Monday, September 29, 2014

Butternut Harvesting

Butternut tree in late September.  The nuts
have been falling for about 2 weeks
We are fortunate to have a mature Butternut, Juglans cinerea, growing close to our house.  It casts a pleasant amount of shade, not too dense.  Like its close relative the black walnut, Juglans nigra, it does produce juglone, a substance that inhibits the growth of many plants.  Growing alone in a lawn, this has not been a problem with ours.  Our tree does have a moderate case of Butternut Canker or Butternut Decline.  We had the affected branches removed this past spring and this year it looks a lot better.  Long term I expect the disease to continue.

Despite this ailment, out tree does produce quite a few nuts.  This is supported by the large number of seedlings within a hundred feet of the parent.  Normally there are just a few nuts on the ground, but this year there are hundreds of them.  I had been told that the squirrels would swoop in and carry them away, but so far I haven't seen many of them.  Rather than just tripping over these nuts on the lawn I decided to give harvesting them a shot.

Butternuts fresh off the tree are covered with a bright green, sticky husk.  As they age the husk shrinks and becomes darker. The best nuts for harvesting those that have fallen recently.  One site recommended only using nuts freshly shaken off the tree.  My tree is pretty firm and its limbed up quite high, so I just opted for the greenest ones off the ground.

Butternuts are oblong, kind of like a football or rugby ball.  Walnuts are nearly round.

This butternut has been on the ground for a few days.
The husk is stuck more tightly to the shell.

I didn't harvest any of these dark nuts.  There is a greater probability that they may be starting to rot and they are definitely harder to peel. You can check nut quality ahead of time by putting them in a bucket of water.  Those that sink are good, but floaters have voids in them and should be discarded.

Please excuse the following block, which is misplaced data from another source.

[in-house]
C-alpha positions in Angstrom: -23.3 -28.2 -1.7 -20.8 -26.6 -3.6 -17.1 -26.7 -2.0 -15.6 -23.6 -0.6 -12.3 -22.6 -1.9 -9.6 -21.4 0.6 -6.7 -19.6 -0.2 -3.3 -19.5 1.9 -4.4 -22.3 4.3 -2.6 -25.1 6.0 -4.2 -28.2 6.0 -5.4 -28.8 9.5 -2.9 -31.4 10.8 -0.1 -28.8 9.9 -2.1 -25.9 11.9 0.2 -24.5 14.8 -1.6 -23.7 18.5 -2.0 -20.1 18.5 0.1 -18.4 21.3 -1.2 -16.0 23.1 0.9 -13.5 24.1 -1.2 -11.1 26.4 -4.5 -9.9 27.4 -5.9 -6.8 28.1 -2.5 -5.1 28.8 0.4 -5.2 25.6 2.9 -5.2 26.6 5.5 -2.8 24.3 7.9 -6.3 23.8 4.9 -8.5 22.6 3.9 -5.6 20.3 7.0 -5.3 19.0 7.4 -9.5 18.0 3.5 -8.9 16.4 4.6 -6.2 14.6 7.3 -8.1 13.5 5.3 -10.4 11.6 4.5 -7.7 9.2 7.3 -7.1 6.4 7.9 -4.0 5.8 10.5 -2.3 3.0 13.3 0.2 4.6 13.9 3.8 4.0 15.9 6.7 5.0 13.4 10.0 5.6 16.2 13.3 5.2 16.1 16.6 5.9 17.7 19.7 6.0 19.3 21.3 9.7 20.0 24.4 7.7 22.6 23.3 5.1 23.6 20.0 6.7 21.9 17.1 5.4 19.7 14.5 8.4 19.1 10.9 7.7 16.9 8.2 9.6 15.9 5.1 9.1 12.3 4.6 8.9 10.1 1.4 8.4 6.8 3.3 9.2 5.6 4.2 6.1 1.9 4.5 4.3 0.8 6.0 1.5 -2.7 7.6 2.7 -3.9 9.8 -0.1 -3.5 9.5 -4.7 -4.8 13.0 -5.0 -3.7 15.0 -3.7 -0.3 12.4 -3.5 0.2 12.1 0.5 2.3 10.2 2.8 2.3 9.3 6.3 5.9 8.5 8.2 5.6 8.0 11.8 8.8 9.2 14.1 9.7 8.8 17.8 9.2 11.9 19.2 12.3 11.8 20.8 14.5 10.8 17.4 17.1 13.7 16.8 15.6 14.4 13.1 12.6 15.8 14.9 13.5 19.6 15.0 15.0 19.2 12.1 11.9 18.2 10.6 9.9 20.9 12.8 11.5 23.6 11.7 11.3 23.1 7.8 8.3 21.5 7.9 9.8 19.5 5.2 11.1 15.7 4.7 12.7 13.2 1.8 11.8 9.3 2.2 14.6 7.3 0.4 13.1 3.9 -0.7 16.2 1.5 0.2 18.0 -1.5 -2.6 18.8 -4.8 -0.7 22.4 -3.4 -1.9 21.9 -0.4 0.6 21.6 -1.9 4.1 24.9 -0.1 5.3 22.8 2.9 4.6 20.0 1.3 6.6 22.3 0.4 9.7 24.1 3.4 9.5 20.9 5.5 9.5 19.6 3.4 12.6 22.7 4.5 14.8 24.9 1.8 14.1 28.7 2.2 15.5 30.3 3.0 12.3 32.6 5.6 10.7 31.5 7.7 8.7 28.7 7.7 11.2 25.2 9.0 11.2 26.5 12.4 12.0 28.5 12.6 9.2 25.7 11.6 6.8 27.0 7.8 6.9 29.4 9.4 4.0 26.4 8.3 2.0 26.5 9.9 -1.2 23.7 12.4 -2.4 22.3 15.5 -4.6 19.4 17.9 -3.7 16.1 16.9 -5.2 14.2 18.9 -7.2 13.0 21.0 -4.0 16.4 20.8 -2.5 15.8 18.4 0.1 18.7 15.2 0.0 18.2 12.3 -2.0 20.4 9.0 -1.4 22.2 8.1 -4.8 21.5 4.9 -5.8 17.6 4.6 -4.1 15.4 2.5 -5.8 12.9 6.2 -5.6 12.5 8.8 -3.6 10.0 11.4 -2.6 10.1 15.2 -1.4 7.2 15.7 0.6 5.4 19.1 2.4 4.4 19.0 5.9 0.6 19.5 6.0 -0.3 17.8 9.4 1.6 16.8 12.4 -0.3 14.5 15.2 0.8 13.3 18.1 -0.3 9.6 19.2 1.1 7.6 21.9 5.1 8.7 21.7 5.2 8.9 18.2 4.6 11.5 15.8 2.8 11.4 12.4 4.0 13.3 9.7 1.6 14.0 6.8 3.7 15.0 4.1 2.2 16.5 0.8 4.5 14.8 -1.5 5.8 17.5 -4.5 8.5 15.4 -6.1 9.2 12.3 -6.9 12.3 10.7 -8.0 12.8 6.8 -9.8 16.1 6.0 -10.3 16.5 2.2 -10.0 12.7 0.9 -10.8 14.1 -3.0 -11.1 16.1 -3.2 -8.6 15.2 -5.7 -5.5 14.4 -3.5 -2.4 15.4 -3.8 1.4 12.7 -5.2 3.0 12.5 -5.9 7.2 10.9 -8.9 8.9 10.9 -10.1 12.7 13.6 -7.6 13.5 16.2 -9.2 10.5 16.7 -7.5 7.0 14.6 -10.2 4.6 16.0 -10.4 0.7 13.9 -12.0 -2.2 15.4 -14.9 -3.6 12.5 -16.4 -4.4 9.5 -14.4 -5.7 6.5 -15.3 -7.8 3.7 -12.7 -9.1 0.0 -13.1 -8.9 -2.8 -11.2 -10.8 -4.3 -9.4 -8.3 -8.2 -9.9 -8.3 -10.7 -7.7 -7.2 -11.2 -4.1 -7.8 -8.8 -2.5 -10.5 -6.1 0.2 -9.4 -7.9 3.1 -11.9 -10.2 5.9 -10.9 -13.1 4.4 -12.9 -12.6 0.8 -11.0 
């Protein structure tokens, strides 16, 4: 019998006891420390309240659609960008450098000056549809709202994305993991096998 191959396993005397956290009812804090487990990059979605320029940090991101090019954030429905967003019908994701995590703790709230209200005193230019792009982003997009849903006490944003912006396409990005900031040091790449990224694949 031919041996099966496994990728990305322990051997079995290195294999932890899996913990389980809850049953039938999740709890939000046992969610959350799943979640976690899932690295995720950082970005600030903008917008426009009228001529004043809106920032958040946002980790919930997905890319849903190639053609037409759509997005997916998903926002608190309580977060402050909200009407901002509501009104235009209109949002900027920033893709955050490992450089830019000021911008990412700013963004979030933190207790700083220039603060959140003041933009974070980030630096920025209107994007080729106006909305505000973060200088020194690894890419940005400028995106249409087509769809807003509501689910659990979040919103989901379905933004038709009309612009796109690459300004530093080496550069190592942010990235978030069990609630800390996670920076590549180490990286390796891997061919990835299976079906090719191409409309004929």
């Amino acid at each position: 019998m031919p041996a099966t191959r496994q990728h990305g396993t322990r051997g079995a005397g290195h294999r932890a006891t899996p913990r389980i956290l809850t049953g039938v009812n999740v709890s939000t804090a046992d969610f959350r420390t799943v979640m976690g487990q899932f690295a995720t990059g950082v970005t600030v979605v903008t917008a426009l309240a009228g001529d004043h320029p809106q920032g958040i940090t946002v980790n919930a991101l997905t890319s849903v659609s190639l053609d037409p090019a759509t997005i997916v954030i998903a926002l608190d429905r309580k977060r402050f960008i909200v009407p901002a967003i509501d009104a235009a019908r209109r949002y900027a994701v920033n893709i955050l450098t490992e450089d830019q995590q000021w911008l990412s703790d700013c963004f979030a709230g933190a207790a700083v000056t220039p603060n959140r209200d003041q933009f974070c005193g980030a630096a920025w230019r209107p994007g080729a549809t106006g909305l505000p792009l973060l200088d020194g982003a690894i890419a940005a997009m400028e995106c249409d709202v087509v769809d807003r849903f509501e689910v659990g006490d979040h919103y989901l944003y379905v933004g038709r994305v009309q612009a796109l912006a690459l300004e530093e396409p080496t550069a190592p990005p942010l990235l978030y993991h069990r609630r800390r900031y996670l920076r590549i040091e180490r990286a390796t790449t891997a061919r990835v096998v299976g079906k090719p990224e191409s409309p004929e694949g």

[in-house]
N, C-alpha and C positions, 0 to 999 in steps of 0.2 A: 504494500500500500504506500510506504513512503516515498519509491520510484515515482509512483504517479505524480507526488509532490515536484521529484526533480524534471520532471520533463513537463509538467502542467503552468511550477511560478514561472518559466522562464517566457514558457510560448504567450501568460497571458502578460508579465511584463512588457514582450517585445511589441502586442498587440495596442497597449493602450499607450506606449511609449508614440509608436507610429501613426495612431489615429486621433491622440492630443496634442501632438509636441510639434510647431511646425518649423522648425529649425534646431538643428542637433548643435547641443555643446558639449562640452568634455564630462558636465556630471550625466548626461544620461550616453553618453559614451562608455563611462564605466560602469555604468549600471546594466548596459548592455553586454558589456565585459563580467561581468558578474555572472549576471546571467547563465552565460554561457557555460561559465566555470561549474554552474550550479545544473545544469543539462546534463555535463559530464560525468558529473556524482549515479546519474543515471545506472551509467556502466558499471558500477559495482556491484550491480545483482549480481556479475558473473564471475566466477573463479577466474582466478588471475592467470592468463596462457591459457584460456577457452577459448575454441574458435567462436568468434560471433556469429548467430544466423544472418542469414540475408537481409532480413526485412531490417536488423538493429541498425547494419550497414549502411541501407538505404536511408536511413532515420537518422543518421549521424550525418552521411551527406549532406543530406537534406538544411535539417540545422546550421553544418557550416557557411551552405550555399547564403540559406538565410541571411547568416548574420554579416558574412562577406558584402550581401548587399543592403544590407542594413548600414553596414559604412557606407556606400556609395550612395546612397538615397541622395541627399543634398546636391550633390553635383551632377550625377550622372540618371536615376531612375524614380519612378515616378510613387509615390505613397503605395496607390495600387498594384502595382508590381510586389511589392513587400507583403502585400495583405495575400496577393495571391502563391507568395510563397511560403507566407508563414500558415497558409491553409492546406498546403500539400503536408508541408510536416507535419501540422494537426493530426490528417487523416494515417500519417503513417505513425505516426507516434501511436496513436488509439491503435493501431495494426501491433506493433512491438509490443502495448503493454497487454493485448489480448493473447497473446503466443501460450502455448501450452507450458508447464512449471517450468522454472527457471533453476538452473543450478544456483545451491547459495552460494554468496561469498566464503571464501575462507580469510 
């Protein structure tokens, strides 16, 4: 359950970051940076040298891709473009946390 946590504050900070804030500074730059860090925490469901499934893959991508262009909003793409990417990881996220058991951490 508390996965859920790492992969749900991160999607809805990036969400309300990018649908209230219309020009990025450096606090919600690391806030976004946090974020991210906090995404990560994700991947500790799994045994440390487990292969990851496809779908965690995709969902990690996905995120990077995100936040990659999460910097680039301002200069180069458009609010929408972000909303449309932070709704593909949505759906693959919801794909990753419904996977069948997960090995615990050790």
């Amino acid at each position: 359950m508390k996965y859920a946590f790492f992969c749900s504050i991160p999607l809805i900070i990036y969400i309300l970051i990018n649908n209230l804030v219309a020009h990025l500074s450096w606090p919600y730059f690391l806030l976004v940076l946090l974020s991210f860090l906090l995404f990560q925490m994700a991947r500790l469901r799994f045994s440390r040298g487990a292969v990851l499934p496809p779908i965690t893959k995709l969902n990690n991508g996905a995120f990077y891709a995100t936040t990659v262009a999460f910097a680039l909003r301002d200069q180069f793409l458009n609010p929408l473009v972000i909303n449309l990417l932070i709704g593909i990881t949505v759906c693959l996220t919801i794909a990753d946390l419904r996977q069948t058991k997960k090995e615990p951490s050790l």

Here a relatively fresh, green nut ready for peeling/dehusking.
I found that the serrated edge on my favorite soil knife was very effective at dehusking the butternuts.  Before getting started I put on older clothes and a sturdy pair of gloves.  The husks contain substances that leave dark brown to black stains.  After being exposed to air they get darker.  I didn't want to get any of the juice on me or any of my pavement.

Here's the first cut through the husk.
The green husk is about 3/16" thick and juicy.
The first thing I did was make four cuts lengthwise through the husk with the serrated blade of the knife.

The freshly exposed shell is light brown,
but it darkens quickly when exposed.
Next, I put the blade in one of the slices and twisted the blade causing a chunk of the husk to pop off.  With this opening, I could press the edge of the blade against the cut edge of the husk and the rest of that section of husk peeled off.
Here's a freshly peeled nut with all the pieces of the green husk.

I repeated that for the remaining four segments.  After the first dozen, I could dehusk a nut in less than a minute.  Still, this is not how I would like to spend an afternoon.  A corn sheller can make the job easier.

After 3 minutes the moist interior of the husks had turned black.
This stain can be difficult to remove from surfaces and clothing.

Once peeled the husked nuts get washed with a jet of water then air dried.  Currently I am air curing the nuts in their shells for for about two weeks.  It is recommended to store them in the dark at about 60 F and 70% humidity.  This curing step is supposed to develop a better flavor.

The next step will to take the nuts out of their shells.  One site says to soak them in warm water for a day before cracking the shells.  I did a quick deshelling test with my 3# steel mallet.  A few taps broke the shell nicely.  The nut meat had a greenish cast and tasted a little raw, but there was a richness to it that I hope will dominate when the curing process is complete.

Once shelled the nutmeats can be stored in the refrigerator for a few few months, or longer in the freezer.  I'm not sure how best to use the nuts: raw, boiled or roasted, all three?  I should have a verdict on this process in a couple of weeks.  Being a newbee at this I would really appreciate any comments from more experienced gatherers out there.